China’s conviction to reshape media to its image upends digital marketing world

Top-down government intervention in China’s tech sector is not new, but the current blitz of new policy announcements is keeping even the most seasoned marketers on their heels.

Regulators in China officially passed a draft of a sweeping new data privacy law in mid-August, not long after a number of antitrust cases against high-profile homegrown tech giants were filed. More recently, state watchdogs have implemented mandates designed to curb underage gaming addiction and raucous celebrity culture, which it considers unhealthy.

These regulations, which go into effect November 1, will likely put downward pressure on ad spending in China. Earlier this year, we forecast that total media ad spending in China will reach $134.82 billion in 2021 (which we will update later in the year).

China’s new data privacy law will require apps to provide transparency on how internet users’ personal data is used, enabling individuals to opt out of targeted ads, while banning data-enabled price discrimination. Mobile apps have been pulled from app stores for flouting these rules even before November 1.

The law will spare no one in the tech sector, including auto. The government recently published new rules governing data collection, and automakers will not be able to gather data by default. So, marketers will have to scramble for new ways to plug the potential data deficit.

Beijing has also targeted the exuberance of “celebrity culture.” It wants to squash aspects of star-chasing that are against its social ideology, which sees them as distasteful and unhealthy to society, including the flaunting of wealth and trolling between rival celebrity fanbases. In the aftermath, apps like Douyin and Weibo have removed their celebrity rankings, and some fan groups have been dissolved. Going forward, authorization is needed to create such groups. Last month, video-on-demand (VOD) platform iQiyi stated that it will cancel all idol shows on its lineup for the next few years.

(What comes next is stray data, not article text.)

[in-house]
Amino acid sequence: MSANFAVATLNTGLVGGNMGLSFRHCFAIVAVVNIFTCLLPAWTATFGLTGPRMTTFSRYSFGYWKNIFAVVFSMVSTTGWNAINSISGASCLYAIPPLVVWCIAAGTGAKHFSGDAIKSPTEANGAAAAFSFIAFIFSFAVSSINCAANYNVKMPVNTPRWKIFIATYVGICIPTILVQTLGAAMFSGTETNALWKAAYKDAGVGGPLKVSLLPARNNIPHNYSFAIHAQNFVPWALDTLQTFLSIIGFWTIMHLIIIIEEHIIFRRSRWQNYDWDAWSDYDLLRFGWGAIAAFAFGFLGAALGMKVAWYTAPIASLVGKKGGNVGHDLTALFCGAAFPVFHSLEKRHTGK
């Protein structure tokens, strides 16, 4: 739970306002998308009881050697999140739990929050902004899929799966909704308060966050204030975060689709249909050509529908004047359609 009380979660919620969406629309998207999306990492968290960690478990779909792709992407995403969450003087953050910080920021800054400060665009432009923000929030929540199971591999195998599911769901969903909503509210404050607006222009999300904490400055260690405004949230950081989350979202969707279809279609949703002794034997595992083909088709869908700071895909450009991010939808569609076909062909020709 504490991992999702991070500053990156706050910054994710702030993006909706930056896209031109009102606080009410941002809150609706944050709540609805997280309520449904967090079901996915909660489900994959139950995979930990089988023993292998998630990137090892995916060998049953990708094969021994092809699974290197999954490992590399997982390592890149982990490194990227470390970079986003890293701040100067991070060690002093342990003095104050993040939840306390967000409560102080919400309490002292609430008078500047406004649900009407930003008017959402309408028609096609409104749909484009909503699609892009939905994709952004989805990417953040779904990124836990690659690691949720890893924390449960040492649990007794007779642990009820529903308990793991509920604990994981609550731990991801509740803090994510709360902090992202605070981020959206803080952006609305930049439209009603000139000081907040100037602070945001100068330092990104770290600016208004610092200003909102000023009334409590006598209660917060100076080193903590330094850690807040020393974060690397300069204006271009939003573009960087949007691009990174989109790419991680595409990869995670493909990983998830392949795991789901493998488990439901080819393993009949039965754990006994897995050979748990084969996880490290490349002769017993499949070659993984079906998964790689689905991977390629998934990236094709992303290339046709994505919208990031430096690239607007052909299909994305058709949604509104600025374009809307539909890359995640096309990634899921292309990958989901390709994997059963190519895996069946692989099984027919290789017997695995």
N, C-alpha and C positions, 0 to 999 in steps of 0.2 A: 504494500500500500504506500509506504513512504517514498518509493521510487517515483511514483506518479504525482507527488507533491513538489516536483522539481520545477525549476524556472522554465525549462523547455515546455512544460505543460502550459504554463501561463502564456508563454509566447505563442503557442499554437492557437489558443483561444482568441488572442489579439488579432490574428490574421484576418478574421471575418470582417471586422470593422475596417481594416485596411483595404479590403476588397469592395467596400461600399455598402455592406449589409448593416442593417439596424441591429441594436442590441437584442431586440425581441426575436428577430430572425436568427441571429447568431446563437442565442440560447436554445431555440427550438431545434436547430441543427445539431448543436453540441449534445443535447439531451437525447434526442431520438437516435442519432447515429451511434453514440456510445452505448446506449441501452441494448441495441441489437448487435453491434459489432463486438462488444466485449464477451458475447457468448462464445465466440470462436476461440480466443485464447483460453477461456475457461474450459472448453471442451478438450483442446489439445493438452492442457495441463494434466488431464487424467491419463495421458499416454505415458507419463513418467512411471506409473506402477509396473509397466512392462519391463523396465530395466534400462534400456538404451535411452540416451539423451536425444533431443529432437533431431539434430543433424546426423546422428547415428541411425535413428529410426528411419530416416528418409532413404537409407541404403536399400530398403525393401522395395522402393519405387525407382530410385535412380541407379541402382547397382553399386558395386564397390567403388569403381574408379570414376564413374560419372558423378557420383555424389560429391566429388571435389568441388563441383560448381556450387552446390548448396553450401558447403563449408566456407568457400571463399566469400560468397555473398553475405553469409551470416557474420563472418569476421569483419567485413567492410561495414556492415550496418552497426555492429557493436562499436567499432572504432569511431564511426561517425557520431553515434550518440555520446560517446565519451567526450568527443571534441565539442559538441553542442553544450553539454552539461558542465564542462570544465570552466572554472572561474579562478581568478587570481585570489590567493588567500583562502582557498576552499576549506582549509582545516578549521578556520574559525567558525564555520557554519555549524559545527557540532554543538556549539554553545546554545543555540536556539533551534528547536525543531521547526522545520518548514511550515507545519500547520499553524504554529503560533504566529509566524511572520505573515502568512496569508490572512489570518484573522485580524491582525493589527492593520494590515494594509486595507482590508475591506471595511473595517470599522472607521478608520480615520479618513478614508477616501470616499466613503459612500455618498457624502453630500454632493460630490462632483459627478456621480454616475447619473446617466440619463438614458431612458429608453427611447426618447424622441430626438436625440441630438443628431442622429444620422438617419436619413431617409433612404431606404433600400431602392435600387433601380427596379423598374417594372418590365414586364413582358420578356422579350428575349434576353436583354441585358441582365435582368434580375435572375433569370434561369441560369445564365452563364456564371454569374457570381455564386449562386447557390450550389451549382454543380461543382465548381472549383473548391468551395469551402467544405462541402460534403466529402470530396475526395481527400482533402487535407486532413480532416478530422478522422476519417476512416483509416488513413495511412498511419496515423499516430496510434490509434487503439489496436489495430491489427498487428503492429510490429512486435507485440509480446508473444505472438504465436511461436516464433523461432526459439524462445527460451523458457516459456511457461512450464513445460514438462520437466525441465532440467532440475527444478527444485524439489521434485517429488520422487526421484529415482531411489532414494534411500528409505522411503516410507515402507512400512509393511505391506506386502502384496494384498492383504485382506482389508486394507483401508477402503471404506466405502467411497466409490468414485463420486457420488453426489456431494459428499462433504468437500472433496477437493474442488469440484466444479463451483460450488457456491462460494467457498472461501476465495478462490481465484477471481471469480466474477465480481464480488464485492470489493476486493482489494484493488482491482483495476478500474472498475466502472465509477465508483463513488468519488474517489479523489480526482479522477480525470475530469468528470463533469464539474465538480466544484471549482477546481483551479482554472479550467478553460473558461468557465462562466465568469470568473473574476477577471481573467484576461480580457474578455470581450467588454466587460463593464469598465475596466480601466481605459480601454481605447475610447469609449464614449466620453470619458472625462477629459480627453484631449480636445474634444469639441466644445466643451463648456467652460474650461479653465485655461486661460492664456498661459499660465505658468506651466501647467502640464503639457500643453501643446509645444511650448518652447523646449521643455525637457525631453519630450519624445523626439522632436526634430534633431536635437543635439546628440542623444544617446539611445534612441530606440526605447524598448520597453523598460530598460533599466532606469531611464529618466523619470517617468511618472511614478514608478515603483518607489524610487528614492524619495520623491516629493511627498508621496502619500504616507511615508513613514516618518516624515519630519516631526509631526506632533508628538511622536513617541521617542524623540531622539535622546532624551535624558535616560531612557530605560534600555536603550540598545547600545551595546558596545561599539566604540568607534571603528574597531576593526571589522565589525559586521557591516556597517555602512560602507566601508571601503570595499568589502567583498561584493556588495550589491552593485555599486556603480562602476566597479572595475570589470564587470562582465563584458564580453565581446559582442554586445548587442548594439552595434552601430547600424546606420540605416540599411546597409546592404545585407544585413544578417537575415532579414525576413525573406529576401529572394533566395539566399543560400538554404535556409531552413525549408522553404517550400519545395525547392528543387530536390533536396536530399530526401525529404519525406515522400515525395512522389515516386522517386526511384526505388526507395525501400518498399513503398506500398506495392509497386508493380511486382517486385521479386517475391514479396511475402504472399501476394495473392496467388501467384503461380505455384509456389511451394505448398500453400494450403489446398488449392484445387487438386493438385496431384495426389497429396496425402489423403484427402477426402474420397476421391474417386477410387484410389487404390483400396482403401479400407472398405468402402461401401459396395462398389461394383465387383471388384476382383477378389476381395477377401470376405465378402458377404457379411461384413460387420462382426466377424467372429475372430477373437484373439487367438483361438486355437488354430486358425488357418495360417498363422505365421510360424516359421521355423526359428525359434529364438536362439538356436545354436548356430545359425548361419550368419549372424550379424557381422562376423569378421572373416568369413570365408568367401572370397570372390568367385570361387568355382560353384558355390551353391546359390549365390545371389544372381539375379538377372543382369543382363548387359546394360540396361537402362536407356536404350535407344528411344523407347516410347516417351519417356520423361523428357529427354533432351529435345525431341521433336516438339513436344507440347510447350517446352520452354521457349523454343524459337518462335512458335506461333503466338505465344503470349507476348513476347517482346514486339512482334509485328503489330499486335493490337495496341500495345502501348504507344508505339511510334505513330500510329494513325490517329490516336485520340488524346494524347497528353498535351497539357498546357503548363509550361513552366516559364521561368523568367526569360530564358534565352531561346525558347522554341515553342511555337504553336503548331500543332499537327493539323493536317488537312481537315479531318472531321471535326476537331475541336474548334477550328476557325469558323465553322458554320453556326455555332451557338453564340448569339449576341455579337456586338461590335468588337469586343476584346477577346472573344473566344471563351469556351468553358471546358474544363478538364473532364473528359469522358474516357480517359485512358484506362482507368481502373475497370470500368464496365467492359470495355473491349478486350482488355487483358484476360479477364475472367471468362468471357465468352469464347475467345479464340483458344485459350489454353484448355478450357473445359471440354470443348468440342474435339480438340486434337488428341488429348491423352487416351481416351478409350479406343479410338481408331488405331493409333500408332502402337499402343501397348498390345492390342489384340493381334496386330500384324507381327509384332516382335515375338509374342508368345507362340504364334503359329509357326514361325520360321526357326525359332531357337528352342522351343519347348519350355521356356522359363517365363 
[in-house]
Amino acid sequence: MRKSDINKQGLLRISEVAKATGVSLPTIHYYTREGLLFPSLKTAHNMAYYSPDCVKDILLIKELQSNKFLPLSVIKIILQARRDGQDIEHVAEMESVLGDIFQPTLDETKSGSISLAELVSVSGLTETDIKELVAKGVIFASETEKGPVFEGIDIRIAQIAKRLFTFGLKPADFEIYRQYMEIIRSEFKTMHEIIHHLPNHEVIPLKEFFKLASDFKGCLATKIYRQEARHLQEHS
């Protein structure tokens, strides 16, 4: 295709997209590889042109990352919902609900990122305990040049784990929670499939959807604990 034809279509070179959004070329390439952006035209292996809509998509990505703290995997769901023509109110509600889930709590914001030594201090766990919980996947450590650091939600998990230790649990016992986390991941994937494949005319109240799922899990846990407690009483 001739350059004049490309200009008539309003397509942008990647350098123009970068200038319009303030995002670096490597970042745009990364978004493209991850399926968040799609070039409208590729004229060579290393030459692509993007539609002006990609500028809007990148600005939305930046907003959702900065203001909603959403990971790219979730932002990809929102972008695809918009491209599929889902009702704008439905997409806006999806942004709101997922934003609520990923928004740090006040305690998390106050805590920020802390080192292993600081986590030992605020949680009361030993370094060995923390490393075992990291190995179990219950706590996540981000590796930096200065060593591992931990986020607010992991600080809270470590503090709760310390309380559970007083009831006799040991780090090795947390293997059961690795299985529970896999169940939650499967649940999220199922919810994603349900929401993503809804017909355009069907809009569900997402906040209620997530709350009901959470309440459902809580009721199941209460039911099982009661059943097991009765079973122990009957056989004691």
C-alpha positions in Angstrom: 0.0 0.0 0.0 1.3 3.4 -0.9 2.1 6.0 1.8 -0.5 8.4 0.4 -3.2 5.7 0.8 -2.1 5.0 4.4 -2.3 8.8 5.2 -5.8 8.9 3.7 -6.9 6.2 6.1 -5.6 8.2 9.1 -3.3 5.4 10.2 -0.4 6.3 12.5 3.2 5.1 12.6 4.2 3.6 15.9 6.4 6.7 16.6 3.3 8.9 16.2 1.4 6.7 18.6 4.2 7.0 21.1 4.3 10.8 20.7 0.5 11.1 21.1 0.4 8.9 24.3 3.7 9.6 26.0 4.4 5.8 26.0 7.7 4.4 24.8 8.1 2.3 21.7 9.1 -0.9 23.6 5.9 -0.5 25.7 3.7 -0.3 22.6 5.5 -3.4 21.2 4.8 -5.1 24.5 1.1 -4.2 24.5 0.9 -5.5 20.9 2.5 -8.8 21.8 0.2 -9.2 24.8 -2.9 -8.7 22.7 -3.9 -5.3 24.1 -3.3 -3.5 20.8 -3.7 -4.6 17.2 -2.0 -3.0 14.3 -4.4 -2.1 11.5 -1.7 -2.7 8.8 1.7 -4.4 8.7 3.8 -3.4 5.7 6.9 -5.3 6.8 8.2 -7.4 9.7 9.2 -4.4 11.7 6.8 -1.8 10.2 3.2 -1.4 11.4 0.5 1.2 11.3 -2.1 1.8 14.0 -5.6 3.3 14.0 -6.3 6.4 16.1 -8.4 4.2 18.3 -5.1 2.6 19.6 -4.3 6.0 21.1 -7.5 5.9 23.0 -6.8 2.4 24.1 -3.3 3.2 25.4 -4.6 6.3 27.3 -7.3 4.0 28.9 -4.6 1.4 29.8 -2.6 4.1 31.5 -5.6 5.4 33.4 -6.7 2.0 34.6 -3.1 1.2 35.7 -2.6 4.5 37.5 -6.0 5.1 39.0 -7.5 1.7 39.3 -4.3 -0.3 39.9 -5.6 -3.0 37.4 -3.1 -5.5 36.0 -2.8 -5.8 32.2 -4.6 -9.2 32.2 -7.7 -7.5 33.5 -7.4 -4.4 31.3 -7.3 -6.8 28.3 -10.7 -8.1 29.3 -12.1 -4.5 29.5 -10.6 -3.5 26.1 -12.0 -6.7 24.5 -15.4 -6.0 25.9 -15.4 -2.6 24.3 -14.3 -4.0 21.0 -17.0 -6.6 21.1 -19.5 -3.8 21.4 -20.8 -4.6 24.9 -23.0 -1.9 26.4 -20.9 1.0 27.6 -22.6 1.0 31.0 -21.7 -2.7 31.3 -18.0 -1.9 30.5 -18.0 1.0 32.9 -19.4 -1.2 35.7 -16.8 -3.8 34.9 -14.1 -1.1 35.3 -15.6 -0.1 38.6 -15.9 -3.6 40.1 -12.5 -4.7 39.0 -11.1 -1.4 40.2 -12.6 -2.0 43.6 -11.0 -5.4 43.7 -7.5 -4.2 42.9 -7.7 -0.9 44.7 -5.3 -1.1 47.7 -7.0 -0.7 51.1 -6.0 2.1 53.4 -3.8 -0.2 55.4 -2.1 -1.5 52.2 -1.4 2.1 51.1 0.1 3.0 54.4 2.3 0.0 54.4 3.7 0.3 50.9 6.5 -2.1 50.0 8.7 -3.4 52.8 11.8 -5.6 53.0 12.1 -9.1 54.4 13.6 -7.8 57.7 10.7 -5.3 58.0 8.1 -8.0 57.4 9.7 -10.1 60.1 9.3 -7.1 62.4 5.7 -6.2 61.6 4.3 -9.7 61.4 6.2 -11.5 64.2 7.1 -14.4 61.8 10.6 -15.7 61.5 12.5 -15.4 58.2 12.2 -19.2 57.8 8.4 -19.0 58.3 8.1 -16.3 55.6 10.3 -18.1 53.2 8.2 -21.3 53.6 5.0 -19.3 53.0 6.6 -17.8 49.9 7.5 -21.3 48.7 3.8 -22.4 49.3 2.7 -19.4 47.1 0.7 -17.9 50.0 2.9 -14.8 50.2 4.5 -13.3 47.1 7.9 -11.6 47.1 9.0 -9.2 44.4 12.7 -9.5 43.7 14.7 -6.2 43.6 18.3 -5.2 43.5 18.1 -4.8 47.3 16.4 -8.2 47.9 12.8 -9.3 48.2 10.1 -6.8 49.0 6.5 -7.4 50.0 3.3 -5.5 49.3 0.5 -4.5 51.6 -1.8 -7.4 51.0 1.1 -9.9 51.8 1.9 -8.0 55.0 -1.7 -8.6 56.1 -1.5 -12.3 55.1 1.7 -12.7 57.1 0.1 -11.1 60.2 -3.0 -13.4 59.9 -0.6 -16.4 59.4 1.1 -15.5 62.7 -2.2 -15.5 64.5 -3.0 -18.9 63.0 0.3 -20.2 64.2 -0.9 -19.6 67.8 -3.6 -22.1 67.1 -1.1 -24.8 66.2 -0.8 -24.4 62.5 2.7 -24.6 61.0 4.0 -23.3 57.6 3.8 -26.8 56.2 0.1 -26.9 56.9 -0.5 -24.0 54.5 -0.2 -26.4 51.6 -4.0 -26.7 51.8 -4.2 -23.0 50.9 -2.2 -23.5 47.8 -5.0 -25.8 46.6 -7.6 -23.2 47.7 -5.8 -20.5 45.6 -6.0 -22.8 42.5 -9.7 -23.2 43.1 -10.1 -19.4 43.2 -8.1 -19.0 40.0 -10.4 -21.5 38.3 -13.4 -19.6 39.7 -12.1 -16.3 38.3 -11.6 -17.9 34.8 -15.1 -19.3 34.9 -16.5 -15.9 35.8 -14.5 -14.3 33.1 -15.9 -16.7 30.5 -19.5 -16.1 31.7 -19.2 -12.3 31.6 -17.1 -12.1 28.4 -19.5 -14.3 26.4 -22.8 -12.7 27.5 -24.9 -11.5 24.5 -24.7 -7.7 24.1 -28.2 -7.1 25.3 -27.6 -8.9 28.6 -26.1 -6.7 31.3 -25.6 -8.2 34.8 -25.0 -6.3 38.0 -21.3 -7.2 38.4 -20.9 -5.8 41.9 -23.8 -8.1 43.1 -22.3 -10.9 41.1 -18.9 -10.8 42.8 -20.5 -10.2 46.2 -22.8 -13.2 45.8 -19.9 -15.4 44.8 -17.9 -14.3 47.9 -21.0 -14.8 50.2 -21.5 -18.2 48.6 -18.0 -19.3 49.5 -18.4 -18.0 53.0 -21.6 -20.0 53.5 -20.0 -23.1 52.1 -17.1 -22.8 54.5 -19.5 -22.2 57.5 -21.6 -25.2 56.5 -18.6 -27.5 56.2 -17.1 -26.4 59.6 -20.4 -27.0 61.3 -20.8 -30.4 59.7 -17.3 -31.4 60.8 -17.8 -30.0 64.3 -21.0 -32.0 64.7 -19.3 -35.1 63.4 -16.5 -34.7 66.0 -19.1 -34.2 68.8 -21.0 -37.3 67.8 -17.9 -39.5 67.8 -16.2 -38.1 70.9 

As part of this wave of ideologic crackdown, the government also wants to tame the image of “effeminate” male celebrities by banning them from TV. Celebrity endorsement has been a cornerstone strategy for marketers in China. Under this unpredictable climate, they need to take a fresh look into their current relationships with celebs and find ways to work with them in the “new normal.”

Many would consider China a nanny state that shepherds society along the path of national strategy and ideals. Over the years, regulators have criticized certain pop cultures in the name of building a “safe and healthy” online environment. Still, this wave of regulations is forcing industry insiders to rethink marketing conventions in unprecedented ways.

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